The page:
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SERIOUSNESS @ NOVA BENWAY

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SERIOUSNESS @ NOVA BENWAY

By Matthew Nash

Currently on view in a living room in Jamaica Plain is the exhibition “Seriousness,” featuring work by Nate McDermott, Shawn Zamechek and Meg Rotzel. The living room belongs to Nova Benway, co-curator of the Berwick Research Institute’s Artist in Research program, and it is the first such exhibition she has hosted in her home. “The Berwick really wasn’t involved in that decision,” Benway said. “I’ve just always wanted to have a show and it was pretty easy to put one on.” The work on view is a mix of pieces that seem to suitably fit within Benway’s living room, or any living room – McDermott’s framed drawings and Rotzel’s sewn sculptures would be comfortable anywhere – even though she has removed all the furniture to provide an open viewing space.

McDermott’s E.T. Drawings are a series of pencil drawings on plain paper. The marks are roughly layered, each creating a different blob-like shape causing the works to look more like sketches than final pieces. McDermott describes his process as originating with his memory of the movie E.T., and how imagery and scenes from the film have permeated the memory of his own life. The drawings begin with E.T. but grow into forms that are amorphous and less about the film than memory, tiny sparks of recognition that inspire flickers of memories or deja vu. Some work better than others, tickling that delicious sense of a memory just beyond reach, while others stay quiet.

Rotzel’s two sewn sculptures lounge in the middle of the room. One sits atop a wooden table, the other on a stylish floor fan. At the opening, I asked Benway if the fan was there to keep the room cool on a warm August night, or if it was part of the work. “It’s totally part of the work,” she said. “Meg had that in her apartment, and we kept putting her pieces on it when we were figuring out what to show.”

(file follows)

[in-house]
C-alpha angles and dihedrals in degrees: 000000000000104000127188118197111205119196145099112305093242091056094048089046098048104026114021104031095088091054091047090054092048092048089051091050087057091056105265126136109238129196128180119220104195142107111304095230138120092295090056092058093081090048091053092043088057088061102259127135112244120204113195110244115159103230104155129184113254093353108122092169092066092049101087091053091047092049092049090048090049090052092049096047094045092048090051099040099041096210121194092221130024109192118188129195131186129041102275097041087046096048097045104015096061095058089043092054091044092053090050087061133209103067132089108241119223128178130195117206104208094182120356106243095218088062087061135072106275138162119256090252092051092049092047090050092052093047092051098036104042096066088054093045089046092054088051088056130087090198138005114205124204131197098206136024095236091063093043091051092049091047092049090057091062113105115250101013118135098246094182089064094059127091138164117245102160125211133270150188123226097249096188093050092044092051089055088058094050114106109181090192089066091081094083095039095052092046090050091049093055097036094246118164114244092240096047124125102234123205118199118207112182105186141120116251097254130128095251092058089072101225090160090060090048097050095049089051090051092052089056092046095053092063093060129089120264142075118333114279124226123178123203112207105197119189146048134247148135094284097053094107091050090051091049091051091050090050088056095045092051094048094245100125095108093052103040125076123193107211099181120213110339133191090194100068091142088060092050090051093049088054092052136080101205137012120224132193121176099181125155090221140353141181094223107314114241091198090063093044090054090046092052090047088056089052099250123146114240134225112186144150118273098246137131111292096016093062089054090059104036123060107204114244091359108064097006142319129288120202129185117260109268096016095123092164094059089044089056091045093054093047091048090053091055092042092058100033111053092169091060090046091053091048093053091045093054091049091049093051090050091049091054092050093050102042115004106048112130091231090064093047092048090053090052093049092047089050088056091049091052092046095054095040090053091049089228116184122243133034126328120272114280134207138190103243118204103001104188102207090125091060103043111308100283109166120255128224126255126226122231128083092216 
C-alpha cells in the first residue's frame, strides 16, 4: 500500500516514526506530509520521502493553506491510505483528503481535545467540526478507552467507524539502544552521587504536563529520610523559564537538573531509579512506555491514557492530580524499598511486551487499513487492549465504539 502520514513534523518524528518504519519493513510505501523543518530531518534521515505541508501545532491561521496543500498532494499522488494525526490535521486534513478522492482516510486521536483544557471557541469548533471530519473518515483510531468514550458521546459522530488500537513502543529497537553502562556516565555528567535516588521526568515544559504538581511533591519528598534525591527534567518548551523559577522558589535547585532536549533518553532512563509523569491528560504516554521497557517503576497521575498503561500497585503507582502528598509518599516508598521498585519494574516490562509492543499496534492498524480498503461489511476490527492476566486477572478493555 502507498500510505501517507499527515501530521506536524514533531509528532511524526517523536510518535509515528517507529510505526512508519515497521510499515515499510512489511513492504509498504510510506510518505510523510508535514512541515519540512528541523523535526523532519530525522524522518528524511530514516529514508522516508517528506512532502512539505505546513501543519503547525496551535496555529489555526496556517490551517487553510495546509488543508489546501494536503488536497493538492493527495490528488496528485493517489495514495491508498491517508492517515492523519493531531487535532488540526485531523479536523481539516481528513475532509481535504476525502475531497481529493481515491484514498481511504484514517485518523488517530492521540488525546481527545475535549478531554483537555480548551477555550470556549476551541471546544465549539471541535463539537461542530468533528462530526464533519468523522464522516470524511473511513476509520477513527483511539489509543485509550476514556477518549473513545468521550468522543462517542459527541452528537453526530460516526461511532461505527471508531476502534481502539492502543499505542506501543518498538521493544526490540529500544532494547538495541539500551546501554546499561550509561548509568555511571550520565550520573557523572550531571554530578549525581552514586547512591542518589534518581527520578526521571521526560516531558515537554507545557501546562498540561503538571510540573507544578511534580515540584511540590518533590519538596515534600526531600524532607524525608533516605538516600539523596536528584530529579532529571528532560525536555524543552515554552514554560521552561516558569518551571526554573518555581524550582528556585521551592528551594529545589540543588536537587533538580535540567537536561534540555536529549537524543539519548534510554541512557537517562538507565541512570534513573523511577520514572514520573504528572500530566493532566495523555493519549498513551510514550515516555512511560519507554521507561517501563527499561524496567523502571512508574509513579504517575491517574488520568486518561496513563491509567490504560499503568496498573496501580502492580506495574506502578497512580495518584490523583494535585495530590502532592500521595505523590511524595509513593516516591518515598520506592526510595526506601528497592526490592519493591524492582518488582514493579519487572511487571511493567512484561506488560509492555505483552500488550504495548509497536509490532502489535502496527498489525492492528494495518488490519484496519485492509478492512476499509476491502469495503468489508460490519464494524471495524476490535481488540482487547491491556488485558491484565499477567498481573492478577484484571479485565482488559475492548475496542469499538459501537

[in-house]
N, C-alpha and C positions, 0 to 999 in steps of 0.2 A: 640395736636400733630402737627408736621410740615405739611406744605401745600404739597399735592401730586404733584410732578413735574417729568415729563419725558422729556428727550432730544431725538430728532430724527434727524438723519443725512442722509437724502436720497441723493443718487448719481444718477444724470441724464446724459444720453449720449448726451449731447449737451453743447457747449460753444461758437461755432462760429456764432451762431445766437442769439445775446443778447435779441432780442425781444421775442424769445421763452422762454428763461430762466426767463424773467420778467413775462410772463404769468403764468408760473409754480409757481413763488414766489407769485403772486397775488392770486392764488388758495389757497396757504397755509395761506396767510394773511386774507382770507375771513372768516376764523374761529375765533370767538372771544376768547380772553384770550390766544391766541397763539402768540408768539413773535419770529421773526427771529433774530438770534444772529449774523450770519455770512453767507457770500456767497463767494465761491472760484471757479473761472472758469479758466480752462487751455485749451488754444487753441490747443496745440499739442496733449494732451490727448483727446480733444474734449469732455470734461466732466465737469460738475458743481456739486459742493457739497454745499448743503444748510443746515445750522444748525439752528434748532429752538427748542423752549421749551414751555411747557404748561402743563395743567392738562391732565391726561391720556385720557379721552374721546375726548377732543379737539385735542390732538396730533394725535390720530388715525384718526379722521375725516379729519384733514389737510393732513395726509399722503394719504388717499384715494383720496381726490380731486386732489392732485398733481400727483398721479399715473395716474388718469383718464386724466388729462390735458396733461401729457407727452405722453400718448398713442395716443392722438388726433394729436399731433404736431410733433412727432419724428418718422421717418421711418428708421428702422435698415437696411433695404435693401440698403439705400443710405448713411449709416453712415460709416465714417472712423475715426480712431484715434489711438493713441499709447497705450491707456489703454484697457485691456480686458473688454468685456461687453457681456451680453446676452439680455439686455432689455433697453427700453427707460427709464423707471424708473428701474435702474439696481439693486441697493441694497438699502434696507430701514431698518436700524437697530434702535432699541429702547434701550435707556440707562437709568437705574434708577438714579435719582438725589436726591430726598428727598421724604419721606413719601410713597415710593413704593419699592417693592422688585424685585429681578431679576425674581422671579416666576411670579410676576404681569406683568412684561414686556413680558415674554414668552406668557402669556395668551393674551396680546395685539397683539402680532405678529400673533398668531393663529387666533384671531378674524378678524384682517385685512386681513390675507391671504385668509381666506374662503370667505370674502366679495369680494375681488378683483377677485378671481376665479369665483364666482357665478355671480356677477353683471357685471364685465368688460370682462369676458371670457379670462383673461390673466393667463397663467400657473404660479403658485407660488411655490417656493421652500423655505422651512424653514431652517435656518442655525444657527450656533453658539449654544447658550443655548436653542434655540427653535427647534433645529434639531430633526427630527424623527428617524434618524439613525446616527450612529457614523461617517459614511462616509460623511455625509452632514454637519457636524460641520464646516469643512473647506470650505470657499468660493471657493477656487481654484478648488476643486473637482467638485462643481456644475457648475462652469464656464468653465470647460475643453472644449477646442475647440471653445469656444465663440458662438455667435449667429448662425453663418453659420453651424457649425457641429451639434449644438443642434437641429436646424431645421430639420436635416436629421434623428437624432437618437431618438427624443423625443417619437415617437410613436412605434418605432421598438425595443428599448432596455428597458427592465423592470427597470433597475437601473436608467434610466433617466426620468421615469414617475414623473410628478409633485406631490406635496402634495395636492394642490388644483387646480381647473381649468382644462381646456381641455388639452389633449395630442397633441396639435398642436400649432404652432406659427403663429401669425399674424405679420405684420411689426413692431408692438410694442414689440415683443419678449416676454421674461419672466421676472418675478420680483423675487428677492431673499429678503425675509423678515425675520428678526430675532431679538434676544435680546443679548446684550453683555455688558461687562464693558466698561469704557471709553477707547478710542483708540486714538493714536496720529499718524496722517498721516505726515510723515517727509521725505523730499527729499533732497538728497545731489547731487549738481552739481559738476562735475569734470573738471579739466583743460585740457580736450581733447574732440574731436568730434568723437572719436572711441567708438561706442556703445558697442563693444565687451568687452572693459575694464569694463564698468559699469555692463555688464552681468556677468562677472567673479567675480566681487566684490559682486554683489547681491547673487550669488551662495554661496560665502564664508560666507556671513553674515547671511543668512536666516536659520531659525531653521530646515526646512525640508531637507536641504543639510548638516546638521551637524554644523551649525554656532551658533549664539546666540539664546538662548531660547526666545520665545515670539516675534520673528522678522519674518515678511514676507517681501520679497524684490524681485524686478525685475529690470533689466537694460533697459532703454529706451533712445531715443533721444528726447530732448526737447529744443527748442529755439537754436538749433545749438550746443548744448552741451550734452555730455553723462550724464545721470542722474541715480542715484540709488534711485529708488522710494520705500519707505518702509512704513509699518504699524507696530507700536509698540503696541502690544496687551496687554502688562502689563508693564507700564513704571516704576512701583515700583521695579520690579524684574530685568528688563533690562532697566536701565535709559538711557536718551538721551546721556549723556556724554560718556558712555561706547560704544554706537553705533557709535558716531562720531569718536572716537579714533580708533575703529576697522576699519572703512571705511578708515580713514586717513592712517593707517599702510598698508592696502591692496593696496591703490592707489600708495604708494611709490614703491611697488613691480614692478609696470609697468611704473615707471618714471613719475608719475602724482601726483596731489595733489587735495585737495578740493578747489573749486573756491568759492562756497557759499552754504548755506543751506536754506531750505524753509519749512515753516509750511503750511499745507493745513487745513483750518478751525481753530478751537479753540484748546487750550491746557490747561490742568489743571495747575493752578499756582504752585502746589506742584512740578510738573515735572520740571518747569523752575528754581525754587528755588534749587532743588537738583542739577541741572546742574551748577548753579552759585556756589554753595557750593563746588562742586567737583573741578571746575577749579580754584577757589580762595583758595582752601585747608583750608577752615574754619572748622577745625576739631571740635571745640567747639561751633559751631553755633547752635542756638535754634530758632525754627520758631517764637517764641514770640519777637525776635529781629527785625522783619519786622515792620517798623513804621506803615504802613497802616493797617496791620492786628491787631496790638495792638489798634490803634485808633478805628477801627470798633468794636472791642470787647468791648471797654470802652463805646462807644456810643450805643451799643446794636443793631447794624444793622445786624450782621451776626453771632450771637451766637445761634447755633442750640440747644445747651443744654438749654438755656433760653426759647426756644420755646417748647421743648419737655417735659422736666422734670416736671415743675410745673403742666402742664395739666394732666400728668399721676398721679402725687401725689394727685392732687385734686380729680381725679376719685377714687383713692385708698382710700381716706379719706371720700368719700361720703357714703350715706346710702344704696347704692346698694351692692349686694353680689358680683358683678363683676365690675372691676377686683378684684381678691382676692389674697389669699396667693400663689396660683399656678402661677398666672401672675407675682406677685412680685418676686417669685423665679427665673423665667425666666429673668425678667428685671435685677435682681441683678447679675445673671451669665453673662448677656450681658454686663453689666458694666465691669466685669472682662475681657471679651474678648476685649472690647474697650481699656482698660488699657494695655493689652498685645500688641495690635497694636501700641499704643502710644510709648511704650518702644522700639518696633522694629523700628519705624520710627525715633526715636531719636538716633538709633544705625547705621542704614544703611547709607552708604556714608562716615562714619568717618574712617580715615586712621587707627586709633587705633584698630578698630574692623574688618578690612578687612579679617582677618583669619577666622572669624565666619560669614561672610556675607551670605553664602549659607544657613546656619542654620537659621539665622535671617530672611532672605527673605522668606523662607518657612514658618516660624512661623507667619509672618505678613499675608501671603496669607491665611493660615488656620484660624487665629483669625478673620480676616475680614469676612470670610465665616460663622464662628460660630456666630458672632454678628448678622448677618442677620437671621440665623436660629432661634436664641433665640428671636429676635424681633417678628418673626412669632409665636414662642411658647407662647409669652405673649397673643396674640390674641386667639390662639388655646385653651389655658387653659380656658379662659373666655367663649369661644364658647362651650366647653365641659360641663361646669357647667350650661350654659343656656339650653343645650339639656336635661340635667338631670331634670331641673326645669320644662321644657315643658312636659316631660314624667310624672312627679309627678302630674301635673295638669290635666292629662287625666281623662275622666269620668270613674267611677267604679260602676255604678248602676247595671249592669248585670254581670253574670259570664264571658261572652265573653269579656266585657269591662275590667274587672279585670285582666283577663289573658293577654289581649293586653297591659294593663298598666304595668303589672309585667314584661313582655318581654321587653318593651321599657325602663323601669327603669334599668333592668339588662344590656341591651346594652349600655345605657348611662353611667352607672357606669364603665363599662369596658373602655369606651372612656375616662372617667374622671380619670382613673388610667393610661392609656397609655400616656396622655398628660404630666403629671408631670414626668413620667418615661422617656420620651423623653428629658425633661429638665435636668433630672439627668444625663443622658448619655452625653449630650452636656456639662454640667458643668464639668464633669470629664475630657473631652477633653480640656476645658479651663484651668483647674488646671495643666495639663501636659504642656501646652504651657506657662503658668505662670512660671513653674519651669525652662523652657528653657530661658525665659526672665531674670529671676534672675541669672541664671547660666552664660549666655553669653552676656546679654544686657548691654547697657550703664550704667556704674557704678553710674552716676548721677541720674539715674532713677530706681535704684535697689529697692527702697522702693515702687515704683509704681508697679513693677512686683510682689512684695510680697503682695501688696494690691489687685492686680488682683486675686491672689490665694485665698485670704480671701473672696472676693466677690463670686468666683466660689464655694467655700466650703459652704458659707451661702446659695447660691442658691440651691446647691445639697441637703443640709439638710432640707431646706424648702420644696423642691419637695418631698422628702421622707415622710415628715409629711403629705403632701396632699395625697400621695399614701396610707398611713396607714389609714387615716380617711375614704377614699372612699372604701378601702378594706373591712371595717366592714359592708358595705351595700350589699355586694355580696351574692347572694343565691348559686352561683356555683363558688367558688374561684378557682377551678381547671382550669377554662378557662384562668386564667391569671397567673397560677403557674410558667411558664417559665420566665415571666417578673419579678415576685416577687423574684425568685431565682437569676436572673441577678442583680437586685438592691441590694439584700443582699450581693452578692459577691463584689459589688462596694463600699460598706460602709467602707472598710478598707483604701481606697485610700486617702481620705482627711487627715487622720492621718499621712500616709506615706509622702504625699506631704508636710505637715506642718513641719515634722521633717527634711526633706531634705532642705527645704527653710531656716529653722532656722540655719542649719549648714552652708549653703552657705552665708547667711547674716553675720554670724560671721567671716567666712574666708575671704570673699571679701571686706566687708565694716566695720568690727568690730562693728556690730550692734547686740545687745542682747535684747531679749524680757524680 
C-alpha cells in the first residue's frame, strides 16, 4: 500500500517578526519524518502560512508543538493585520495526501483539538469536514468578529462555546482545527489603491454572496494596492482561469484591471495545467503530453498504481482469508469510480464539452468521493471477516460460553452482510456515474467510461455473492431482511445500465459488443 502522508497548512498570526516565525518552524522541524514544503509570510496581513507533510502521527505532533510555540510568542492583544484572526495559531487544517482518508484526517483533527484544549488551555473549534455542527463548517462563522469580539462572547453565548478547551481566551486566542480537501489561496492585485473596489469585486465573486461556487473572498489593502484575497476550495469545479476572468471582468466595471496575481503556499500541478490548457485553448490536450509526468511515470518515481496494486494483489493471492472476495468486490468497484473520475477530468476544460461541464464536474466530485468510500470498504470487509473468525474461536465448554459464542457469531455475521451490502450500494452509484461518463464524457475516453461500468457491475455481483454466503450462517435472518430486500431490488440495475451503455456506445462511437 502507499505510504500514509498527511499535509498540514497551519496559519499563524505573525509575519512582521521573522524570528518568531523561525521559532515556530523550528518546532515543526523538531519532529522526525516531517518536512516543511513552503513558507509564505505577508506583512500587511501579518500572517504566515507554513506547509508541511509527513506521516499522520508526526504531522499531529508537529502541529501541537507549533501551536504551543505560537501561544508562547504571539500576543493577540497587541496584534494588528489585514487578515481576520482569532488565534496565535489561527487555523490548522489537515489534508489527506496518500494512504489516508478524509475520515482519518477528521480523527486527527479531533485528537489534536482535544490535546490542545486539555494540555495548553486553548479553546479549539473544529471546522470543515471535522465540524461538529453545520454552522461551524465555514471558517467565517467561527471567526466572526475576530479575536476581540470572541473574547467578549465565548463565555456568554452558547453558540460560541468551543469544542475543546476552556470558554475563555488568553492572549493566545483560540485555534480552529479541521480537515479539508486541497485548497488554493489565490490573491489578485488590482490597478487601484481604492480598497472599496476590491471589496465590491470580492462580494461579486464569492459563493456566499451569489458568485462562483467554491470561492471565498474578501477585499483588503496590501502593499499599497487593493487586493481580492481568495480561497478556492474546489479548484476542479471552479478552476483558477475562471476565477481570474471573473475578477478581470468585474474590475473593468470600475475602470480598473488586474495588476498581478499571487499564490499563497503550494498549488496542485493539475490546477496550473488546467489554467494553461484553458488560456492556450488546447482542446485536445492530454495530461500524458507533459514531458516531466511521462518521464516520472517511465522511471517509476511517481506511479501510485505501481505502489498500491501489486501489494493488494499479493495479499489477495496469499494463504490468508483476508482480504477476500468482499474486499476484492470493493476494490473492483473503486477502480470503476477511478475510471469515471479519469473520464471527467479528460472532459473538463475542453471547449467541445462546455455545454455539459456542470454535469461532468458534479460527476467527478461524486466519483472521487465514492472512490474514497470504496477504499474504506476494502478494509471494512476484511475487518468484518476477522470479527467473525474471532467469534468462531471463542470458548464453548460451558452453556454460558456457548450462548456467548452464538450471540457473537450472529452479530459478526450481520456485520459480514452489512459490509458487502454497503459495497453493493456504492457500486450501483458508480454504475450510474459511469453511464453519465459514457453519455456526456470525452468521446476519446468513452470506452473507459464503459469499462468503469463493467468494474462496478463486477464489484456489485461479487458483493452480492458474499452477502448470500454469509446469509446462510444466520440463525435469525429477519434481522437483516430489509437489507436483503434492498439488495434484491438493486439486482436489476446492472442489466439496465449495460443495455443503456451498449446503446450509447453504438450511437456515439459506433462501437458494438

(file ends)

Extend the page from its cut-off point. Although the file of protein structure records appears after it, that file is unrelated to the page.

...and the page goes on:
It’s tempting to use the word “cute” when discussing Rotzel’s sculptures, since there are very reminiscent of toys. Yet, they do not resemble animals so much as bizarre vegetables or mutated fruits sewn together in strange new ways. They are the result of the simple domestic acts of sewing and gardening – blurred together.

Zamechek’s webcasts complete “Seriousness.” Periodically during the reception (and presumably for the run of the show), Zamecheck appeared online, webcasting from Philadelphia. His short performances toyed with the very fundamentals of performance art and melded them with a type of YouTube worldview. At times he seemed to be poking fun at the numerous misuses of online video as an art medium while at others he jabbed at the traditions of performance art, forcing his audience to sit through one mundane act after the next, each punctuated by his oft-repeated phrase, “Thank you very much,” as if he were a stage performer finishing his act before a live audience.

“Seriousness” is the kind of show you want to see in the summer. It’s fun and airy and doesn’t take itself too… serious. As for future living room exhibitions, Benway says: “I am definitely planning to do another show.”


“Serioiusness” is on view August 23 – September 25, 2008 at the home of Nova Benway, 15 Bardwell Street #1, in the Jamaica Plain neighborhood of Boston.
Viewing hours are Wednesdays from 6-8pm.

All images are courtesy of the artists.
Zamechek image via Google video.
Other mages by the author.


 

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About Author

Matthew Nash is the founder of Big Red & Shiny. He is Associate Professor of Photography and New Media at the Art Institute of Boston at Lesley University and was the 2011-12 Chair of the University Faculty Assembly. Nash is half of the artist collaborative Harvey Loves Harvey, who are currently represented by Gallery Kayafas in Boston and have exhibited in numerous venues since 1992.

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